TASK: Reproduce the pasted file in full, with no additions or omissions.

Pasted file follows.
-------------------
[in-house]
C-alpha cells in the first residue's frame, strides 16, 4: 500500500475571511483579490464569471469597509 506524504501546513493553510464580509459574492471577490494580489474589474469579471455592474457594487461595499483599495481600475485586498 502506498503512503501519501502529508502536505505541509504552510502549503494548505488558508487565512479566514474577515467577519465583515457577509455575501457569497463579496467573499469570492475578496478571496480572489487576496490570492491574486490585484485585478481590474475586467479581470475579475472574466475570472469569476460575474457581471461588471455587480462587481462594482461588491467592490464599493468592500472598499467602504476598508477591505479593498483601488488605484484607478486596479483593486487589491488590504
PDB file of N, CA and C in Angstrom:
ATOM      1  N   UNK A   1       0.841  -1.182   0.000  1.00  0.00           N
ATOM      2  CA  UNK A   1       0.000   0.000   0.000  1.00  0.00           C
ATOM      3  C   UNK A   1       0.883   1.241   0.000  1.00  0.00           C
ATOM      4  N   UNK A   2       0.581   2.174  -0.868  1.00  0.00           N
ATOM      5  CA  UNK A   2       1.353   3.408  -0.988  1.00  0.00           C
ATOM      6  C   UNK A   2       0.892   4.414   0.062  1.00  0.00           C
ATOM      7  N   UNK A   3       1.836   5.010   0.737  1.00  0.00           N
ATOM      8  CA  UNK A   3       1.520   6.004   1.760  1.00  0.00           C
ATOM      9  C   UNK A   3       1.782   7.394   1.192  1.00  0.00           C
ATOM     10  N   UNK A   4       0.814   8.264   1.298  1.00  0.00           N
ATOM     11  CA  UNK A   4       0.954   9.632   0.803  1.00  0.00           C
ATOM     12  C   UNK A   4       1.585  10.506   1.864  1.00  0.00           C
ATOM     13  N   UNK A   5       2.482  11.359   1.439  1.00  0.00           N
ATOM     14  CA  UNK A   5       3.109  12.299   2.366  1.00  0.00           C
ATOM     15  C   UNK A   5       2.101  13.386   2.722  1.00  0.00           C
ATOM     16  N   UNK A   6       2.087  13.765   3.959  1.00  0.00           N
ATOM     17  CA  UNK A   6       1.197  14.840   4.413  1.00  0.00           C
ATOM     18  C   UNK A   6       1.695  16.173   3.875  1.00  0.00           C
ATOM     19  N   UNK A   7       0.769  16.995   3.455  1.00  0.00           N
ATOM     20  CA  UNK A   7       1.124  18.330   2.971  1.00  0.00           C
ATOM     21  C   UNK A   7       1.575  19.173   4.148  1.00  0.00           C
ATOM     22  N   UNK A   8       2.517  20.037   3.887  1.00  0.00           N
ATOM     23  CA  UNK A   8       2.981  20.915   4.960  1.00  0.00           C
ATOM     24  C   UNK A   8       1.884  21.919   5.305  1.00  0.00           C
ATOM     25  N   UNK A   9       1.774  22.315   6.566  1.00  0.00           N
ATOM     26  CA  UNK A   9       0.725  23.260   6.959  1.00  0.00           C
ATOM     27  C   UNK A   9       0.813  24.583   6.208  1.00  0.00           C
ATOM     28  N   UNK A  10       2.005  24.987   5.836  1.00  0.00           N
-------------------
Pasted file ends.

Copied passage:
[in-house]
C-alpha cells in the first residue's frame, strides 16, 4: 500500500475571511483579490464569471469597509 506524504501546513493553510464580509459574492471577490494580489474589474469579471455592474457594487461595499483599495481600475485586498 502506498503512503501519501502529508502536505505541509504552510502549503494548505488558508487565512479566514474577515467577519465583515457577509455575501457569497463579496467573499469570492475578496478571496480572489487576496490570492491574486490585484485585478481590474475586467479581470475579475472574466475570472469569476460575474457581471461588471455587480462587481462594482461588491467592490464599493468592500472598499467602504476598508477591505479593498483601488488605484484607478486596479483593486487589491488590504
PDB file of N, CA and C in Angstrom:
ATOM      1  N   UNK A   1       0.841  -1.182   0.000  1.00  0.00           N
ATOM      2  CA  UNK A   1       0.000   0.000   0.000  1.00  0.00           C
ATOM      3  C   UNK A   1       0.883   1.241   0.000  1.00  0.00           C
ATOM      4  N   UNK A   2       0.581   2.174  -0.868  1.00  0.00           N
ATOM      5  CA  UNK A   2       1.353   3.408  -0.988  1.00  0.00           C
ATOM      6  C   UNK A   2       0.892   4.414   0.062  1.00  0.00           C
ATOM      7  N   UNK A   3       1.836   5.010   0.737  1.00  0.00           N
ATOM      8  CA  UNK A   3       1.520   6.004   1.760  1.00  0.00           C
ATOM      9  C   UNK A   3       1.782   7.394   1.192  1.00  0.00           C
ATOM     10  N   UNK A   4       0.814   8.264   1.298  1.00  0.00           N
ATOM     11  CA  UNK A   4       0.954   9.632   0.803  1.00  0.00           C
ATOM     12  C   UNK A   4       1.585  10.506   1.864  1.00  0.00           C
ATOM     13  N   UNK A   5       2.482  11.359   1.439  1.00  0.00           N
ATOM     14  CA  UNK A   5       3.109  12.299   2.366  1.00  0.00           C
ATOM     15  C   UNK A   5       2.101  13.386   2.722  1.00  0.00           C
ATOM     16  N   UNK A   6       2.087  13.765   3.959  1.00  0.00           N
ATOM     17  CA  UNK A   6       1.197  14.840   4.413  1.00  0.00           C
ATOM     18  C   UNK A   6       1.695  16.173   3.875  1.00  0.00           C
ATOM     19  N   UNK A   7       0.769  16.995   3.455  1.00  0.00           N
ATOM     20  CA  UNK A   7       1.124  18.330   2.971  1.00  0.00           C
ATOM     21  C   UNK A   7       1.575  19.173   4.148  1.00  0.00           C
ATOM     22  N   UNK A   8       2.517  20.037   3.887  1.00  0.00           N
ATOM     23  CA  UNK A   8       2.981  20.915   4.960  1.00  0.00           C
ATOM     24  C   UNK A   8       1.884  21.919   5.305  1.00  0.00           C
ATOM     25  N   UNK A   9       1.774  22.315   6.566  1.00  0.00           N
ATOM     26  CA  UNK A   9       0.725  23.260   6.959  1.00  0.00           C
ATOM     27  C   UNK A   9       0.813  24.583   6.208  1.00  0.00           C
ATOM     28  N   UNK A  10       2.005  24.987   5.836  1.00  0.00           N